And I could tell you the BDS boycott movement is not going to stop that anymore than the Arab boycott movement could stop Israel from becoming a global technological power. They are going to fail. (Applause.) And in the knowledge based century, the knowledge based economy, Israel’s best economic day are ahead of it. Mark my words. (Applause.)
Now, wait, wait. I don’t want you to get complacent — (laughter) — because the fact that they’re going to fail doesn’t mean that the BDS movement shouldn’t be vigorously opposed. They should be opposed because they’re bad for peace and because BDS is just plain wrong. (Applause.)
Most people in the BDS movement don’t seek a solution of two states for two peoples. On the contrary, they openly admit that they seek the dissolution of the only state for the Jewish people. They’re not seeking peace, they’re not seeking reconciliation. But some of their gullible fellow travelers actually do believe that BDS advances peace.
Well, the opposite is true. BDS sets back peace because it hardens Palestinian positions and it makes mutual compromise less likely.
But I think these are all important points, but not the critical important. The critical thing is that BDS is morally wrong. It turns morality on its head. This is the main point. And I can tell you, it’s not that Israel, like all states, is not beyond criticism. We have a boisterous democracy where everyone has an opinion. And believe me, no one in Israel is shy about expressing it — about anything. In Israel, self-criticism is on steroids. (Laughter.)
But the BDS movement is not about legitimate criticism. It’s about making Israel illegitimate. It presents a distorted and twisted picture of Israel to the naive and to the ignorant. BDS is nothing but a farce. Here’s why, listen: In dozens of countries academics are imprisoned for their beliefs. So the universities of which country does BDS want to sanction and boycott? Israel — the one country in the Middle East where professors can say, write and teach what they want.
Throughout the Middle East, Christians are fleeing for their lives. So which country does BDS want churches to divest from? You got it — Israel, the one country in the Middle East that protects Christians and protects the right of worship for everyone. (Applause.)
Throughout the Middle East — throughout the Middle East, journalists are jailed, gays are hanged and women are denied their most basic rights. So which country does BDS want to sanction? Take a guess. Israel — the only country in the region with a free press, a progressive gays’ rights record and where women have presided over each of the three branches of government. (Applause.)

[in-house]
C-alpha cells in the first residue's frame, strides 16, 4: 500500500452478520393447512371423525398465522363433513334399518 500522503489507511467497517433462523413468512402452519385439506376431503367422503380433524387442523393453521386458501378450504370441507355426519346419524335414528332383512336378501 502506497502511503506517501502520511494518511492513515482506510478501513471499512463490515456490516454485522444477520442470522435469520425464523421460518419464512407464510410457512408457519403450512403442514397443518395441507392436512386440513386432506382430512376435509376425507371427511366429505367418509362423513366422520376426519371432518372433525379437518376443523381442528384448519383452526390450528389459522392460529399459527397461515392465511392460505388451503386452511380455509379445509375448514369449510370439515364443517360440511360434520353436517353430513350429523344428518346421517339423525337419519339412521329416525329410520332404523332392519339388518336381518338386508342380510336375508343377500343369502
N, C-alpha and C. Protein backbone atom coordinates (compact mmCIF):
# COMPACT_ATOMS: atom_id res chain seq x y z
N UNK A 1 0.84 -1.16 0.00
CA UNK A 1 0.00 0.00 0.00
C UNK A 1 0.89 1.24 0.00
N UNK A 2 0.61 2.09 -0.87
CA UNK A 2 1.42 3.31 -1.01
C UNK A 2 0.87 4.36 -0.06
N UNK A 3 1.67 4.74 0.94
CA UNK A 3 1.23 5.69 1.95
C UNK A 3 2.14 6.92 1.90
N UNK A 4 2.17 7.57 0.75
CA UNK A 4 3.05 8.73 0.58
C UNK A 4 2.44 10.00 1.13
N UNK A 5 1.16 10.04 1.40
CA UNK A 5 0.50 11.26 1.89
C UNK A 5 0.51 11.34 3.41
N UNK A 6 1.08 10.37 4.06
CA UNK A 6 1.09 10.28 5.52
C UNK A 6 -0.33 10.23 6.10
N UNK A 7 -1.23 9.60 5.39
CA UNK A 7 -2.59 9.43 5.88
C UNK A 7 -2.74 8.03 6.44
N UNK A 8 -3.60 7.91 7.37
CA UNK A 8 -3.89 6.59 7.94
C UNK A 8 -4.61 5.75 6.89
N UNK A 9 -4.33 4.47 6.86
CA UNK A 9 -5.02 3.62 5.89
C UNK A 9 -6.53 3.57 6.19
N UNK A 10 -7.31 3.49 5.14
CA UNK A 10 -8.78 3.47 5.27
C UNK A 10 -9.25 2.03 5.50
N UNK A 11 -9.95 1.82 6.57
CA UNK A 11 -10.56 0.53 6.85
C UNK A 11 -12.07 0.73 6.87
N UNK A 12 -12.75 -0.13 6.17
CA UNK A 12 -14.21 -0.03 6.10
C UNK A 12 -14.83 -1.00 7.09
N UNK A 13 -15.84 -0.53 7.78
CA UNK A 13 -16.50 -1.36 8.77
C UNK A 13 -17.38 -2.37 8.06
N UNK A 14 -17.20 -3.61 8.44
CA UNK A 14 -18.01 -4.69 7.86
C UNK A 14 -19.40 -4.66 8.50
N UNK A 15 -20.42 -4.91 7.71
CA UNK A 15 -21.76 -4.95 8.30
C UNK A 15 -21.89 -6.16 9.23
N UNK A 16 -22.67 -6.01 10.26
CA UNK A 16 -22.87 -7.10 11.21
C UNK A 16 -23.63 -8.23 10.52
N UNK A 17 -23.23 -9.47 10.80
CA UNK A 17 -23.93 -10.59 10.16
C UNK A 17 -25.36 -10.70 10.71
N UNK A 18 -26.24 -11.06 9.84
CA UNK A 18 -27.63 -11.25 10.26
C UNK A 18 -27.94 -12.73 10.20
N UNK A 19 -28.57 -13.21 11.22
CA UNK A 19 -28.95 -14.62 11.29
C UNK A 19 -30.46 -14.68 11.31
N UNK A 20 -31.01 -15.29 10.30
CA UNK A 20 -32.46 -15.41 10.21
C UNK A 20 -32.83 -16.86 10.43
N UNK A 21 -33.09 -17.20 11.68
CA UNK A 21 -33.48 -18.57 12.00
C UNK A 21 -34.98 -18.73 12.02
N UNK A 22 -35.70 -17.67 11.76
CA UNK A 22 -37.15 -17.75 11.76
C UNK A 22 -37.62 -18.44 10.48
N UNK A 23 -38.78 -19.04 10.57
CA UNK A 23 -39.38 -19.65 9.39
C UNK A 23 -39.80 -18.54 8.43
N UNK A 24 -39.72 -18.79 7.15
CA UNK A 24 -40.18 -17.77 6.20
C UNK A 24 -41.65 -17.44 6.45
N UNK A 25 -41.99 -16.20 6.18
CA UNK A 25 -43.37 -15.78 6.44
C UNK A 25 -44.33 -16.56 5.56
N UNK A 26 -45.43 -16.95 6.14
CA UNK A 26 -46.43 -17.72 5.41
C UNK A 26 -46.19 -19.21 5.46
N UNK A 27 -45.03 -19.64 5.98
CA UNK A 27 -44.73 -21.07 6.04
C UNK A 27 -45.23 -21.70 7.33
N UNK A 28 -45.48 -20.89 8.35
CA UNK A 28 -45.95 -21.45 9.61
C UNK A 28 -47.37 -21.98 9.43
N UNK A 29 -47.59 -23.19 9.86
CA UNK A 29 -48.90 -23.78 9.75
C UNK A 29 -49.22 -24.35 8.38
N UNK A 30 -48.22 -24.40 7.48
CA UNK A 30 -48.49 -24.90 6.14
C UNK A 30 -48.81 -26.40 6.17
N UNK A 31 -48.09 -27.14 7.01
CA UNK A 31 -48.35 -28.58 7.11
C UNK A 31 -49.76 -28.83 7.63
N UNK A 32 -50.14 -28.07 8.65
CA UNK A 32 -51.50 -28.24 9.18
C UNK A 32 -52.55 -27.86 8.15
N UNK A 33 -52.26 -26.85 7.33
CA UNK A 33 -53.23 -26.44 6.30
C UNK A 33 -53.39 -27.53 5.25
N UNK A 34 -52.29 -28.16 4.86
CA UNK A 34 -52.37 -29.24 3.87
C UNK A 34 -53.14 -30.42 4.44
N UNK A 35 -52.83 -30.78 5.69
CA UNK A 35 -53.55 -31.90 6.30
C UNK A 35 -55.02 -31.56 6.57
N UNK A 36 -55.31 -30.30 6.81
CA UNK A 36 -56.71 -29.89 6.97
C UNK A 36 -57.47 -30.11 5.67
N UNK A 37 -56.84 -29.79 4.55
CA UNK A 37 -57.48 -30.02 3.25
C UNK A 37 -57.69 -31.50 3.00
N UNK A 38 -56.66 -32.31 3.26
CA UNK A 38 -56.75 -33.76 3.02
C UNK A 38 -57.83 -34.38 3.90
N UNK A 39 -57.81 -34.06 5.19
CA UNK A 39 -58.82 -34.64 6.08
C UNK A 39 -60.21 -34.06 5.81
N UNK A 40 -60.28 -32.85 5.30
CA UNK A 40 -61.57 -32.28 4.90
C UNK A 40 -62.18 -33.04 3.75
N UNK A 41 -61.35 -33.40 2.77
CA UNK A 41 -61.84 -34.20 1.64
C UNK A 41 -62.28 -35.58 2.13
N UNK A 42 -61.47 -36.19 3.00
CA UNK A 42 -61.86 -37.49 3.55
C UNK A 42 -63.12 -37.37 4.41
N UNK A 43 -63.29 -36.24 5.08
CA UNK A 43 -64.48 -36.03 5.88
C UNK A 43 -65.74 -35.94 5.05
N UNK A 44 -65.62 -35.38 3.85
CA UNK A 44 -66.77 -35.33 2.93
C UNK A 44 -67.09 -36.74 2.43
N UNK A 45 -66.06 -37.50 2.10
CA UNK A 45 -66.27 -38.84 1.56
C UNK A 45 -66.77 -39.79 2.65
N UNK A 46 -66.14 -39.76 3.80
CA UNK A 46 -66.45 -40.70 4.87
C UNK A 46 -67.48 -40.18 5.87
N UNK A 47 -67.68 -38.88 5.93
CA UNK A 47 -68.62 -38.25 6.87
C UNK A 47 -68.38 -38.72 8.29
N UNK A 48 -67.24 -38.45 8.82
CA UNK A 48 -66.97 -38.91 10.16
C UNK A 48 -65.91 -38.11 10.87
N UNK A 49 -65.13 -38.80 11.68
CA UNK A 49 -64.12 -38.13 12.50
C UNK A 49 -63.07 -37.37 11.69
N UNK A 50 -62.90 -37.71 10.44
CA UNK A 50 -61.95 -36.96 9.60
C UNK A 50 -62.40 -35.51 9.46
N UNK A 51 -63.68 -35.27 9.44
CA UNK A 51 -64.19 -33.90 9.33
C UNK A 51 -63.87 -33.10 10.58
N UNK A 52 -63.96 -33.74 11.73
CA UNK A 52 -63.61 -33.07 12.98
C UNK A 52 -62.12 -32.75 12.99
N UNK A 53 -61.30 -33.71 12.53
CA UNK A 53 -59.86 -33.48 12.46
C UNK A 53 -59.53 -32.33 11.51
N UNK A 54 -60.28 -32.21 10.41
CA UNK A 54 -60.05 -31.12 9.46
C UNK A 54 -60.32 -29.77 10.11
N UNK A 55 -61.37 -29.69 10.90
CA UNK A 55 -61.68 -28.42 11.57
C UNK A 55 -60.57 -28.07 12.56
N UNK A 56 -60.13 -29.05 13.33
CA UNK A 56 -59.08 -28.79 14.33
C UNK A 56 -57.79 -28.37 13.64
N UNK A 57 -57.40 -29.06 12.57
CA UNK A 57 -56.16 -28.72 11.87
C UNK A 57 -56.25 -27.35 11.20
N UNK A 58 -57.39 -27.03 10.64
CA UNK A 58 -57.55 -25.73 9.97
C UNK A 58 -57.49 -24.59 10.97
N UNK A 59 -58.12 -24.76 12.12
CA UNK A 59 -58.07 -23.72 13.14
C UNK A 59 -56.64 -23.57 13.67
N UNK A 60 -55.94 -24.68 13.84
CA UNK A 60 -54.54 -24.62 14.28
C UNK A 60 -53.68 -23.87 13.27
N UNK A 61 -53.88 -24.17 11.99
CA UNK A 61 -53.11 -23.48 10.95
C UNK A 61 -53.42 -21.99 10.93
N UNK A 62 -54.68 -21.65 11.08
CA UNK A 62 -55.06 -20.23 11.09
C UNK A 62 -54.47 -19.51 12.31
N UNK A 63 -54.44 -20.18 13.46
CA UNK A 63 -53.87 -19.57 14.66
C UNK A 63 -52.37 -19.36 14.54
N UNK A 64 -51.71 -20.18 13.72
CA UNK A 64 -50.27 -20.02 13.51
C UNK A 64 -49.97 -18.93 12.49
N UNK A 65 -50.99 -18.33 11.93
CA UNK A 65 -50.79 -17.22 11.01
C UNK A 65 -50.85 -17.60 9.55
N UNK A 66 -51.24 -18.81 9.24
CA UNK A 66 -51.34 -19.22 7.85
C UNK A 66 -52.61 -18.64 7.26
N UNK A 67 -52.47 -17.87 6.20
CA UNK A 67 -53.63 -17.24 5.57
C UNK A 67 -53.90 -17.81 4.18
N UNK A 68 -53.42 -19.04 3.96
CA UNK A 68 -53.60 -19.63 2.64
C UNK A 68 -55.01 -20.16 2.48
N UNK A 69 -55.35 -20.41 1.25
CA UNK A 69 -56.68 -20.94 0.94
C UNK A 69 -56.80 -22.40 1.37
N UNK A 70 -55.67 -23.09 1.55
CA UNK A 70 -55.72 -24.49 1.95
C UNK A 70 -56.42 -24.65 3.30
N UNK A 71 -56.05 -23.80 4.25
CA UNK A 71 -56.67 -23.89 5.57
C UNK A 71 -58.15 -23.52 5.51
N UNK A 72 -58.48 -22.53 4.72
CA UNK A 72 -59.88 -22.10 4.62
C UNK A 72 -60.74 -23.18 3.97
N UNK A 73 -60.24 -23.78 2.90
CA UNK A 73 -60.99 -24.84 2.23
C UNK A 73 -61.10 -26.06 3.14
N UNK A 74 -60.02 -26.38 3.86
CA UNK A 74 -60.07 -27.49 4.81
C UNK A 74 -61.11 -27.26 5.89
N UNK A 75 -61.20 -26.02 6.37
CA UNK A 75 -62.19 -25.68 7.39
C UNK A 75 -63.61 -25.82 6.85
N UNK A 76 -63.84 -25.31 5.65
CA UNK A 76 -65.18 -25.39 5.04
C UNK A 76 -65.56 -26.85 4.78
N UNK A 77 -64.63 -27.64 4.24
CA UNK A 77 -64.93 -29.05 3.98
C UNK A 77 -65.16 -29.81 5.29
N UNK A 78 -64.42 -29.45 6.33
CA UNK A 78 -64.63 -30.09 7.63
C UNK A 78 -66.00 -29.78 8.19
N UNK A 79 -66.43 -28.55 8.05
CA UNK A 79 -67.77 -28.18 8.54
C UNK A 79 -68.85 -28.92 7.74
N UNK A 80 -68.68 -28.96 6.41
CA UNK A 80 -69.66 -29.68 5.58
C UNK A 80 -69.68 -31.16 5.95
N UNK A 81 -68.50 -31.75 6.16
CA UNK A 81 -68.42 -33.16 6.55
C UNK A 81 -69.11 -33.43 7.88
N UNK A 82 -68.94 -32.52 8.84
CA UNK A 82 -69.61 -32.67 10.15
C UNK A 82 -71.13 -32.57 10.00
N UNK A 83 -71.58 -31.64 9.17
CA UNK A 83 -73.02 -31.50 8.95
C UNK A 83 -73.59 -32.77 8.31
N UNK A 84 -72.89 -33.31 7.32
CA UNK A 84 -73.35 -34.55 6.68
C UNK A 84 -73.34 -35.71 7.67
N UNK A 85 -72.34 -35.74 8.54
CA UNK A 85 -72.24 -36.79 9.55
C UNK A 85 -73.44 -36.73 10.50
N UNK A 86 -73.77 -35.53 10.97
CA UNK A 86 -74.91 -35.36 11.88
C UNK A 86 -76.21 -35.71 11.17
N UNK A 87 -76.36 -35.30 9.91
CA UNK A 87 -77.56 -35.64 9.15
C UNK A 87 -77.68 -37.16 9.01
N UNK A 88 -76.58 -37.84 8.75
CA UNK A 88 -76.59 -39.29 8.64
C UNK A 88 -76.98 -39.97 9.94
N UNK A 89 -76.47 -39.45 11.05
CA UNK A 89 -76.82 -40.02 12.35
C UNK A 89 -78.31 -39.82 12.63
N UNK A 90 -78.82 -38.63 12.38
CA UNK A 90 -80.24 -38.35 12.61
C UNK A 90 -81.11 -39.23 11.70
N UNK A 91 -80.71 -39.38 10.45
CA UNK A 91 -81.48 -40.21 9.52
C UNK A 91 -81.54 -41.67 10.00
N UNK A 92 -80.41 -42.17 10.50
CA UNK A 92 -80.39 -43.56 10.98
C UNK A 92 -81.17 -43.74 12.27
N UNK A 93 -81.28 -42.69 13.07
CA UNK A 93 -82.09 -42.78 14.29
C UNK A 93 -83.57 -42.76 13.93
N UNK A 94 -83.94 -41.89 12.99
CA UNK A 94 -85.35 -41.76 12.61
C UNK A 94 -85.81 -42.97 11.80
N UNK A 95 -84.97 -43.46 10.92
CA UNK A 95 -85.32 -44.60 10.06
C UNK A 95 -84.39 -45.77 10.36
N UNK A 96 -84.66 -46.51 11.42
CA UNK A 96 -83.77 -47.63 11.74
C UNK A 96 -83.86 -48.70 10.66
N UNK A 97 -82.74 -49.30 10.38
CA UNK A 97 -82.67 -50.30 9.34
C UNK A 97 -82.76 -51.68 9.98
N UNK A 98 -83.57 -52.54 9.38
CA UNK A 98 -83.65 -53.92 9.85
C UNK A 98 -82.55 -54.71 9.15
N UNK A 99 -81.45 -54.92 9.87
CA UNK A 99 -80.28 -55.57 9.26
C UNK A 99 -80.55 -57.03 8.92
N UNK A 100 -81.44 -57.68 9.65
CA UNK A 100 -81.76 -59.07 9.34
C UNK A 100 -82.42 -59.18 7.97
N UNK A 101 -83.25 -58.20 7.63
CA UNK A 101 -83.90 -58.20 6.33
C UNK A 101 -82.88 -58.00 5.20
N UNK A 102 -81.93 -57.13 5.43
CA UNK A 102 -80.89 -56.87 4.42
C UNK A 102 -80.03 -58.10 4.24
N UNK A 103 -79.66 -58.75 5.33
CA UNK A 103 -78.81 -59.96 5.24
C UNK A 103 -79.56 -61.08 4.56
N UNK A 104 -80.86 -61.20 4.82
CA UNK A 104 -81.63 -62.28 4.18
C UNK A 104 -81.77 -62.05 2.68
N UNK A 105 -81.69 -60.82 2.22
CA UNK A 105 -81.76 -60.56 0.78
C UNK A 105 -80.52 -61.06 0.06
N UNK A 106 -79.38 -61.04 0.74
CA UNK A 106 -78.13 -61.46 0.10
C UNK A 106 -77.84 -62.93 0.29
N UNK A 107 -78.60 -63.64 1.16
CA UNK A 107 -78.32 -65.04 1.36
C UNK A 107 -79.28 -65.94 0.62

Now, when you hear this — and anybody can verify this — so you have to wonder, how could anyone fall for the BS in BDS? (Laughter, applause.) How can they fall for this?
Well, you shouldn’t be surprised. Throughout history, people believed the most outrageously absurd things about the Jews, that we were using the blood of children to bake matzos, that we were spreading the plague throughout Europe, that we were plotting to take over the world. Yeah, but you can say how can educated people, how could educated people today believe the nonsense spewed by BDS about Israel? Well, that shouldn’t surprise you either. Some of history’s most influential thinkers and writers — Voltaire, Dostoyevsky, T.S. Eliot, many, many others — spread the most preposterous lies about the Jewish people. It’s hard to shed prejudices that have been ingrained in consciousness over millennia.
And from antiquity to the Middle Ages to modern times, Jews were boycotted, discriminated against and singled out.
Today the singling out of the Jewish people has turned into the singling out of the Jewish state. So you see, attempts to boycott, divest and sanction Israel, the most threatened democracy on Earth, are simply the latest chapter in the long and dark history of anti- Semitism. (Applause.) Those who wear — those who wear the BDS label should be treated exactly as we treat any anti-Semite or bigot. They should be exposed and condemned. The boycotters should be boycotted. (Applause, cheers.)
Everyone should know what the letters B-D-S really stand for: bigotry, dishonesty and shame. (Applause.) And those who — those who oppose BDS, like Scarlett Johansson, they should be applauded. (Cheers, applause.)
Scarlett, I have one thing to say to you: Frankly, my dear, I DO give a damn. (Applause.) And I know all of you give a damn, as do decent people everywhere who reject hypocrisy and lies and cherish integrity and truth.